That’s why the Teacher Salary Project launched the Governors’ Challenge, asking governors to take action to make a long-term investment in their students’ futures, in the form of truly sustainable teachers’ salaries. With a million current teachers retiring in the next six years, we have is a unique opportunity to transform the profession and attract a new generation of top-notch educators. Governors have the power to spark real change in a way that our severely divided federal government does not.

Finding additional funding is never easy, of course, but districts and schools across the nation are having success with many different models. Helena, Montana, passed an early retirement plan. Denver passed a $25 million bond.  There’s a different solution for each state or district. Where there is a will, there is a way and it’s time for the top leaders in our 50 states to step up. Some are starting to do just that.

Iowa Gov. Terry Branstad is proposing to raise minimum pay in Iowa from $28,000 to $35,000.  Gov. Nikki Haley of South Carolina wants to increase all starting salaries to $40,000, from less than $30,000 in some areas. Recently, Gov. Earl Ray Tomblin of West Virginia awarded all teachers a two percent raise with no strings attached, calling the teachers the “backbone of everything that makes our gardens grow.” Gov. Bill Haslam of Tennessee claims he’s going to have the fastest-rising salaries in the nation on the day he leaves office in 2015. Additionally, Governors Scott (FL), Martinez (NM), Patrick (MA), McCrory (NC), Bentley (AL), Abercrombie (HI) and Cuomo (NY) are seeking or have already found ways to raise teacher pay, but in some cases, in small amounts and for select groups.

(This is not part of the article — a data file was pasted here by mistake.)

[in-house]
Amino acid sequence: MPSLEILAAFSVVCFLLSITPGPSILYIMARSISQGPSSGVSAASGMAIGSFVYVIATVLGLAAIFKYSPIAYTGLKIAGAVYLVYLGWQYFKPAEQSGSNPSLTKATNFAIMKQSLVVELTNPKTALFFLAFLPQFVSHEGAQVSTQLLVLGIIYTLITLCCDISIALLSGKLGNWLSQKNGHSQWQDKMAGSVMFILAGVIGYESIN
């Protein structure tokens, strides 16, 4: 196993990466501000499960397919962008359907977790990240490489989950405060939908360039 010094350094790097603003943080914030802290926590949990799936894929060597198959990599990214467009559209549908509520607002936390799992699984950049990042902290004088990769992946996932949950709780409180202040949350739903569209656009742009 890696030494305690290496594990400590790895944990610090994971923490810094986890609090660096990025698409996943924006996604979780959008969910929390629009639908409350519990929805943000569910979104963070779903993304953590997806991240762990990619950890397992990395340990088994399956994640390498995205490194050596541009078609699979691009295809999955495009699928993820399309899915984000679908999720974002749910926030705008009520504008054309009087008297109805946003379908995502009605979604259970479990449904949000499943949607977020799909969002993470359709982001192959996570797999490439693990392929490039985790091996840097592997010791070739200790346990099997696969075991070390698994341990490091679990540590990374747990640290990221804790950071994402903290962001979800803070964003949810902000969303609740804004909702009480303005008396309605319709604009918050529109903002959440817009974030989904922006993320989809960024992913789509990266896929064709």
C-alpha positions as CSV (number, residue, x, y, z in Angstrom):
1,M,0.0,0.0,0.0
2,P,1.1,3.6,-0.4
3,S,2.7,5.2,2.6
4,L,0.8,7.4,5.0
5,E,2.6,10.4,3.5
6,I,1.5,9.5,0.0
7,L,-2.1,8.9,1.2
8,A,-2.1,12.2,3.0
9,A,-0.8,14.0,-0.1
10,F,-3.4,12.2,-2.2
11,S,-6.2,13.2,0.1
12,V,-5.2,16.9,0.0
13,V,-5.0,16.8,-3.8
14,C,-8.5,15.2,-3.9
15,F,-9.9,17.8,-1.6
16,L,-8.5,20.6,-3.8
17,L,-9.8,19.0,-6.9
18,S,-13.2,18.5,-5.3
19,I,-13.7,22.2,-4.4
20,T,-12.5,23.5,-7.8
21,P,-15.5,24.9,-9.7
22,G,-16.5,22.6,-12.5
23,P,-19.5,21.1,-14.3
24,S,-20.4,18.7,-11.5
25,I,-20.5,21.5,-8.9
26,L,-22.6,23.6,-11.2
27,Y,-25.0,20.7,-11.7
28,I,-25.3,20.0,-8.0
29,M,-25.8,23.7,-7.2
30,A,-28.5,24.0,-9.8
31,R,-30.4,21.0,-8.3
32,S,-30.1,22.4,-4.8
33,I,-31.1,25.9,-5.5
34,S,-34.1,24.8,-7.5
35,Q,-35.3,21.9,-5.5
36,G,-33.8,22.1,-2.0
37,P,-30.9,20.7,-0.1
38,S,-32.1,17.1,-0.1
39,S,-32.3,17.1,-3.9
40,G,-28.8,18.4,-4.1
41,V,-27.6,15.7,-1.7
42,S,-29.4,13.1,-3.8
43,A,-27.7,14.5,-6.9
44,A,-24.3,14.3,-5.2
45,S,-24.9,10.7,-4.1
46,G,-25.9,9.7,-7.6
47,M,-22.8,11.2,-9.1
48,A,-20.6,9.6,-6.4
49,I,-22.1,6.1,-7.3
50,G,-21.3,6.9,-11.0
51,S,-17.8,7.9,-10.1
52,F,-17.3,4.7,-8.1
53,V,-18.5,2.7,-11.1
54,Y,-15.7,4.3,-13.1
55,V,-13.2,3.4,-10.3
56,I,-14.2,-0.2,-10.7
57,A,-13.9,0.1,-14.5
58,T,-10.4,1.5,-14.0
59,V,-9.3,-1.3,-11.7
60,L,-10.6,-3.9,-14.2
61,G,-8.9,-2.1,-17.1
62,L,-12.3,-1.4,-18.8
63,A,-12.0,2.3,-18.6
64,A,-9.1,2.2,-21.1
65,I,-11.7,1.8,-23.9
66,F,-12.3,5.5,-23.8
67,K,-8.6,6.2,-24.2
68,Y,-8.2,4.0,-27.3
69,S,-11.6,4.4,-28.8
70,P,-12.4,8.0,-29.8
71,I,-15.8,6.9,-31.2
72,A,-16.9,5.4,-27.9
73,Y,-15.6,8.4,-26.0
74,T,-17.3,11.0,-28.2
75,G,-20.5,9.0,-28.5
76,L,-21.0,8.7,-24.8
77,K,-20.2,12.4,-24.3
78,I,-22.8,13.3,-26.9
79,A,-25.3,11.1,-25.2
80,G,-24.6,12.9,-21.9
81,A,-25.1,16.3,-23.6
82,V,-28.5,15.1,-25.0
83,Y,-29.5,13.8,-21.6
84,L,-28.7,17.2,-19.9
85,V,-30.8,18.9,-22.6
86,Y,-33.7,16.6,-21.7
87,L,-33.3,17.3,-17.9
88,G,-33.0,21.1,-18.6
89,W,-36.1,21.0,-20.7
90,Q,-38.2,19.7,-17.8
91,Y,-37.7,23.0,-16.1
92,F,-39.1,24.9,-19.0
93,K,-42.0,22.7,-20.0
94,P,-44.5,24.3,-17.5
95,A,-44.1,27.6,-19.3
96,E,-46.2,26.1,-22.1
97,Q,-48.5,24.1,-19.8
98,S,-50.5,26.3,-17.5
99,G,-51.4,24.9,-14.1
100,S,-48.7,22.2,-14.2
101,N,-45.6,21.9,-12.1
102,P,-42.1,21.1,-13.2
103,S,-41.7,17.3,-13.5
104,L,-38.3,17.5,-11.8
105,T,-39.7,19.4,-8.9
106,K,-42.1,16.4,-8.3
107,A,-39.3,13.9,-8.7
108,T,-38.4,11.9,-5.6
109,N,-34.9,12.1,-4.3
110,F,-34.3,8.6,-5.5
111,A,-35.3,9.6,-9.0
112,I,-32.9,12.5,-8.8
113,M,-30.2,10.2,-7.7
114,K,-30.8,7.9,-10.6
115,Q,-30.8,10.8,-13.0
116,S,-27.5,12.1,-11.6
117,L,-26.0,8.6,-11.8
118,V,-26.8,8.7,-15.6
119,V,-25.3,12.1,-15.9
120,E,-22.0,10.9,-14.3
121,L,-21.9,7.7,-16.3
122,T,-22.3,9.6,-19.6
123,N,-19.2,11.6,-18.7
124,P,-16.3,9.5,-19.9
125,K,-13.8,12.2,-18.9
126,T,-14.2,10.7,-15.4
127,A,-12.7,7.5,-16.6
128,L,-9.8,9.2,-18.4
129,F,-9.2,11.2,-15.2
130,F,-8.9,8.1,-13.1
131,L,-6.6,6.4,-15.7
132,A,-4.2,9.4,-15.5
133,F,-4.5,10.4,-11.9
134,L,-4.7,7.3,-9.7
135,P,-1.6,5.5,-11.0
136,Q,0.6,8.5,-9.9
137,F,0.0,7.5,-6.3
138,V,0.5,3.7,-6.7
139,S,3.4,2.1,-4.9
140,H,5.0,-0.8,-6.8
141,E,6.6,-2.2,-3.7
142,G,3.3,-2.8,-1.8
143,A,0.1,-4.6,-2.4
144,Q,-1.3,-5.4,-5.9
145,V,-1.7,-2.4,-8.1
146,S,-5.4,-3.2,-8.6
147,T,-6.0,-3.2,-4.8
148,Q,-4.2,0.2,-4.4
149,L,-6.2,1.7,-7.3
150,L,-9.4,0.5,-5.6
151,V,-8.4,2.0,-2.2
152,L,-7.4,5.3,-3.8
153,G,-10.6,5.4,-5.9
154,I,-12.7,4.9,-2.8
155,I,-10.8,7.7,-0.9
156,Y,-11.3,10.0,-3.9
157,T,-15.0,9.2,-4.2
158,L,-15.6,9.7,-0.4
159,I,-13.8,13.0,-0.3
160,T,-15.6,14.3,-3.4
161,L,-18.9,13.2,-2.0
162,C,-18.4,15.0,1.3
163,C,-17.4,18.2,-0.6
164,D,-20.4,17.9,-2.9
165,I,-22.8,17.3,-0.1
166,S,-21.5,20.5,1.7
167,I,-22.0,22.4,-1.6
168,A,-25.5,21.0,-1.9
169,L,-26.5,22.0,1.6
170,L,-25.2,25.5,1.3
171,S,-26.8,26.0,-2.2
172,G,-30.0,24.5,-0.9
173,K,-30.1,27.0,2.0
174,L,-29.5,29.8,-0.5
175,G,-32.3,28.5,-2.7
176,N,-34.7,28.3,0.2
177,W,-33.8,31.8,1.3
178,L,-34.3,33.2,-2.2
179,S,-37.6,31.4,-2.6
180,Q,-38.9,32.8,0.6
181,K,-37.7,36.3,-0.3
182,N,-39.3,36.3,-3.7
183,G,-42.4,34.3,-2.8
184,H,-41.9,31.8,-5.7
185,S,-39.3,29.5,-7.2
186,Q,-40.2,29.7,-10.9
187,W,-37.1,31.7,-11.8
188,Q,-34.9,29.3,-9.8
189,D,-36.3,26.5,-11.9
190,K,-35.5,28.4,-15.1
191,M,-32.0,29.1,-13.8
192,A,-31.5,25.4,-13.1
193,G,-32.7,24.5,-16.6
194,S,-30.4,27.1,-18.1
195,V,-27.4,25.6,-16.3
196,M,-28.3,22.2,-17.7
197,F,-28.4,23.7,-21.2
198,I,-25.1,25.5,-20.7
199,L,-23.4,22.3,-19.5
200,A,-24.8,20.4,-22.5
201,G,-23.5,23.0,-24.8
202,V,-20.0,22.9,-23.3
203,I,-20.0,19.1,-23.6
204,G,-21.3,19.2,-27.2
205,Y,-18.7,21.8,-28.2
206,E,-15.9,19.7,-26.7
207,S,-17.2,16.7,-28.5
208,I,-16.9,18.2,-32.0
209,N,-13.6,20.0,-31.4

Let’s not let these governors be the only ones trying to improve salaries for teachers and let’s not allow any governor to make minuscule or divisive changes. Join our grassroots movement by reaching out to your governor to ask him or her about their plans to boost pay to professional levels. Keep track of how your governor is faring on our interactive map. Let’s reward governors who do the right thing with our future votes and gratitude, and let’s say farewell to those who won’t.

Ninive Calegari: Co-Founder of 826 National